Finally, and this is probably my favorite part of this line, he ends it with a shrug of his shoulders. Where is all this really happening? Somewhere. The location doesn’t matter. What is constant here is the desire to be around the other person and so the scenery is inconsequential. It’s just scenery. This is also where this line is brilliant in its own context, as a line in a song, a song written for an audience. We as listeners can probably all relate to this desire for intimacy with another person, and we all know what a truck stop motel looks like. So up to this point, two-thirds of the way through the line, Samson has us completely with him. Rather than alienate most of us with a specific location, he keeps it vague, somewhere, anywhere really, thus giving each listener the power to set the scene, to make it personal. He, therefore, in this one line, creates a perfect picture. And that, I believe, is where the bulk of the impact of this line really lies. It’s in the songwriter’s ability to let go, to give this very personal emotion away to the listener as a gift, to narrate to a point and then hand over the pen.
About a year ago, after listening to this song for the thousandth time, I recognized this last quality in this line and wrote down in a journal: Be specifically vague! It was a reminder to myself, with a whole album’s worth of lyrics left to write, to focus on creating very specific moments and then giving them away. It turns out to be a lot harder than it looks, and I think I’m going to need a whole lot more practice to get a grasp on it. But it’s something great to strive for I think. Giving a song away is what keeps it alive. It’s why, a decade after its release, I’m still enjoying listening to, and learning from, an enormous song with just a few simple chords.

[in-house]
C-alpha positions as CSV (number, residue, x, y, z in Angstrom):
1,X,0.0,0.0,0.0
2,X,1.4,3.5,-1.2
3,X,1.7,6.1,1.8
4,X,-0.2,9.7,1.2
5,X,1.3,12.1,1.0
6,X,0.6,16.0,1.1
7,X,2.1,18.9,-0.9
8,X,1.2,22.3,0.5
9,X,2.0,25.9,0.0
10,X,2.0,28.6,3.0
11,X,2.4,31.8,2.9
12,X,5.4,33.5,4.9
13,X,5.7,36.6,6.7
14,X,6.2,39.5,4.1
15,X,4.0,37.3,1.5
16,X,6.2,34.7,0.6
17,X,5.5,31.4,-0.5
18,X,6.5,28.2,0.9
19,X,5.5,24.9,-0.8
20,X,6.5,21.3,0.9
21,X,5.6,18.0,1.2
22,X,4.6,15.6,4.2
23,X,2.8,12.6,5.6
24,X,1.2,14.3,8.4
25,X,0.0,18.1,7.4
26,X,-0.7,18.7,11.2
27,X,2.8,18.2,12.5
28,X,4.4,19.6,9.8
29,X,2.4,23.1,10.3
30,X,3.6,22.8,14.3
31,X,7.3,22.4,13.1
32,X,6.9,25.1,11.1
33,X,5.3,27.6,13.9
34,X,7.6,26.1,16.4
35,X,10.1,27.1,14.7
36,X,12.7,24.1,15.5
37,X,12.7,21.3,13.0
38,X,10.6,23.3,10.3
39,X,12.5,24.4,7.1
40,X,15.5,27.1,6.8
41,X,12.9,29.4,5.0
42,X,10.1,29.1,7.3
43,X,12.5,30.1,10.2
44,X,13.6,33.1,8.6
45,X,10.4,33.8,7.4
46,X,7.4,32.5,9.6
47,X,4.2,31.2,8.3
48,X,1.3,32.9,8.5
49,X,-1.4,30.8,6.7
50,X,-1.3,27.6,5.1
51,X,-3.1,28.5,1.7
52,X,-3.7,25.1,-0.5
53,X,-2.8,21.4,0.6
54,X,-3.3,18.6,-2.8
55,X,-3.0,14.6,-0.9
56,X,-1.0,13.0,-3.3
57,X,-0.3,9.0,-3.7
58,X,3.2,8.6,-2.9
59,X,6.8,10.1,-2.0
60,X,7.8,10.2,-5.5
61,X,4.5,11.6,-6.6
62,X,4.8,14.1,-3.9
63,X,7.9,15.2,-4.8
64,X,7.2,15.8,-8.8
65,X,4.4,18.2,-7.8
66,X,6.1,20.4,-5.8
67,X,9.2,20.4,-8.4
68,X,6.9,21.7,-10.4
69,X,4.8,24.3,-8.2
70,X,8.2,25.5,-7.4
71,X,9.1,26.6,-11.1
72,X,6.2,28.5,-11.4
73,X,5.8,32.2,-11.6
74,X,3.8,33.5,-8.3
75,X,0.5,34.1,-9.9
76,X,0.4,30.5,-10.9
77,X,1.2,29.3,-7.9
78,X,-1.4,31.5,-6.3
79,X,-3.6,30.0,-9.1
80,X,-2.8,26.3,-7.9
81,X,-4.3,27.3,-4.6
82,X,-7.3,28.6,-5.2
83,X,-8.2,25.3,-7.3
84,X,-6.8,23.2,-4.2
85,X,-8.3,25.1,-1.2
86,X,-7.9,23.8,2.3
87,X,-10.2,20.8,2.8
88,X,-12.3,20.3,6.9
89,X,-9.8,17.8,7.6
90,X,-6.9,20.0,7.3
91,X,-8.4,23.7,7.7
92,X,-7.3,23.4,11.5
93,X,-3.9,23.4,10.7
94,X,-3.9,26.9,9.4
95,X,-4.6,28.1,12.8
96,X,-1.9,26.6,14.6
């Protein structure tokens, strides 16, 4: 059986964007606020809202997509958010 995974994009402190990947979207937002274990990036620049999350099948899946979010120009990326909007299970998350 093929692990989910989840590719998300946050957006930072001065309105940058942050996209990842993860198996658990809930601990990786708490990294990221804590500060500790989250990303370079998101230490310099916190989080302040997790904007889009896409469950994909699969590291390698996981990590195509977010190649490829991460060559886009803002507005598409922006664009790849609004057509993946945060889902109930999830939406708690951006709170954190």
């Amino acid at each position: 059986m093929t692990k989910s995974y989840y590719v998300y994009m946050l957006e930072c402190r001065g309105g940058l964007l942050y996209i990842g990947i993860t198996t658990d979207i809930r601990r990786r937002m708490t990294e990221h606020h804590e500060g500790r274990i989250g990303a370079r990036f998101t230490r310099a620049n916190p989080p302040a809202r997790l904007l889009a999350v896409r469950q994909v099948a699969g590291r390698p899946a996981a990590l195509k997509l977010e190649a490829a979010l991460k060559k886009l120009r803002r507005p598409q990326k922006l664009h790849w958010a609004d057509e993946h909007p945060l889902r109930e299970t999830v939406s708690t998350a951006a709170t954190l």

A knave, a rascal, an eater of broken meats; a base, proud, shallow, beggarly, three-suited, hundred-pound, filthy worsted-stocking knave; a lily-livered, action-taking, whoreson, glass-gazing, superserviceable, finical rogue; one-trunk-inheriting slave; one that wouldst be a bawd in a way of good service, and art nothing but the composition of a knave, beggar, coward, pander, and the son and heir of a mongrel bitch; one whom I will beat into clamorous whining if thou deny’st the least syllable of thy addition.
-Earl of Kent in Shakespeare’s King Lear
This is the best insult ever. I mean, how do you respond to a tirade like this? You can’t. You simply have to hang your head in defeat and admit that you just may be a one-trunk-inheriting-slave. Shakespeare was a genius. If you don’t agree, I shall beat you into a clamorous whining.